page updated: 30-Mar-2004

Thank You For Sending Me Elayne Angel

In February 2004, I got email from Elayne Angel, a piercer I actually recognized by name when I saw her letter in my inbox. I was instantly mortified about my old piercings page, which was constructed from gossip, rumours, and unfounded worries, but Angel kindly offered me some excellent information about piercing vulvas. I'm trying to be productive with my mortification by replacing the old piercing rumours page with this more informed version!

Having perused Angel's delightfully positive descriptions and photos of female genital piercings, I'm newly obsessed with piercing my girly parts. The focus of my renewed piercing desire is the triangle piercing, in which an open ring is placed through the clitoral hood tissue behind the shaft of the clitoris. Front and back stimulation possibilities! I also think it looks hot.

Part of the fuel for my newly raging fascination are these simple facts that I should have looked up a long time ago: genital piercings heal quickly (like mouths), many genital piercings don't hurt much (notably hood piercings) and aftercare is simple (but important).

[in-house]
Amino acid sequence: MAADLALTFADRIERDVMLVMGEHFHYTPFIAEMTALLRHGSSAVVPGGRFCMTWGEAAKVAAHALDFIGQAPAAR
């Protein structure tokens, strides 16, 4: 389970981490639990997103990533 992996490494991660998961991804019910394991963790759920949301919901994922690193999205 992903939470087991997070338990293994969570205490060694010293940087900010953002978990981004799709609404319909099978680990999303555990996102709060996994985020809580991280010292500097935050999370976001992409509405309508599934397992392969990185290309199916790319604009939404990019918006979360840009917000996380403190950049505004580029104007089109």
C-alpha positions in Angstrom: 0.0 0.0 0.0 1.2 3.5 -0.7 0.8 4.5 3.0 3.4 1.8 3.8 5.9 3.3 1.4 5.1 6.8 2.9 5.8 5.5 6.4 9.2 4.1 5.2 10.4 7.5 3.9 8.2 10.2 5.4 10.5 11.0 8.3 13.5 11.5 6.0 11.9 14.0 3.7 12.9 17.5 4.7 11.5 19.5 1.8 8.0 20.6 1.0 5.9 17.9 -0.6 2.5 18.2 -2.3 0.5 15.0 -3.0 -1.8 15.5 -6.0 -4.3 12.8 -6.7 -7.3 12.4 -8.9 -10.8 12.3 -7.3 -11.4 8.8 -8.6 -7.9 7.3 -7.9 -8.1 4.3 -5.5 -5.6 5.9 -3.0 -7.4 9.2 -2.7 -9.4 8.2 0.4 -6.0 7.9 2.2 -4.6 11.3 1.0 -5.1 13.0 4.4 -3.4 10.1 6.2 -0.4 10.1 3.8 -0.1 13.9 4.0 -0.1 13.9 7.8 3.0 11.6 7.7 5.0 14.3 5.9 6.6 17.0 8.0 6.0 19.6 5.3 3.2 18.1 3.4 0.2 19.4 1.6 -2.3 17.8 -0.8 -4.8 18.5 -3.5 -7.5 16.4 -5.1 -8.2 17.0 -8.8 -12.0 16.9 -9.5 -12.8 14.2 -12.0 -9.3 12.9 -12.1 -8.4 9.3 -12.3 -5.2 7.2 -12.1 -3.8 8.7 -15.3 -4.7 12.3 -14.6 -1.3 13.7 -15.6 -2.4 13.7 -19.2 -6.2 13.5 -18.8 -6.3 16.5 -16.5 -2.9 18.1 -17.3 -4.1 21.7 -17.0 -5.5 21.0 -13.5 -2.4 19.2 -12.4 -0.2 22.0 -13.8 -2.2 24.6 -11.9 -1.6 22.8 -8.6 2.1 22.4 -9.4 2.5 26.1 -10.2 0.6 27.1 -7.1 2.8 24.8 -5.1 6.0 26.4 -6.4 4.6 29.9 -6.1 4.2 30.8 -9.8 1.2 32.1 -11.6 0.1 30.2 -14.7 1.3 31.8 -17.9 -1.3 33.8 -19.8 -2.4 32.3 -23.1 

I really like the discussion of anatomical variation in that piercing gallery, and recommend it to anyone who is concerned that her vulva looks weird. Sometimes it helps to hear about diversity from several kinds of experts. Unfortunately, the discussion of anatomical variation also renewed my fear of inexpert piercers-- what if they don't do it right for my body? I have some background-checking to do before I let anybody near my vulva with a needle.

Self-Sufficience, Please

Lately I've been getting even more convinced that I can't rely on doctors for information about how to take care of my vagina and vulva. Doctors hardly ever seem able to answer my questions, and I'm not sure I would trust a diagnosis if something was going wrong with my unit. Even among gynecologists, vulvas and vaginas are apparently a specialty field, less commonly studied than pregnancy and breast care (says a vulvovaginal specialist in The V Book).

Piercings seem like a similar situation. Plenty of doctors (and even some piercers) don't know that jewellery should not be removed from an infected piercing, and things like that. My dentist has been surprised and confused by my tongue piercing at every visit for the last six years.

Combining piercings and female genitals together must require a lot of personal research and the pursuit of alternate sources of expertise. I find that in itself kind of empowering, and I think it merits reminders. I'm still in the habit of presuming doctors are experts in my body.

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See also: Piercing care guidelines from the Association of Professional Piercers.

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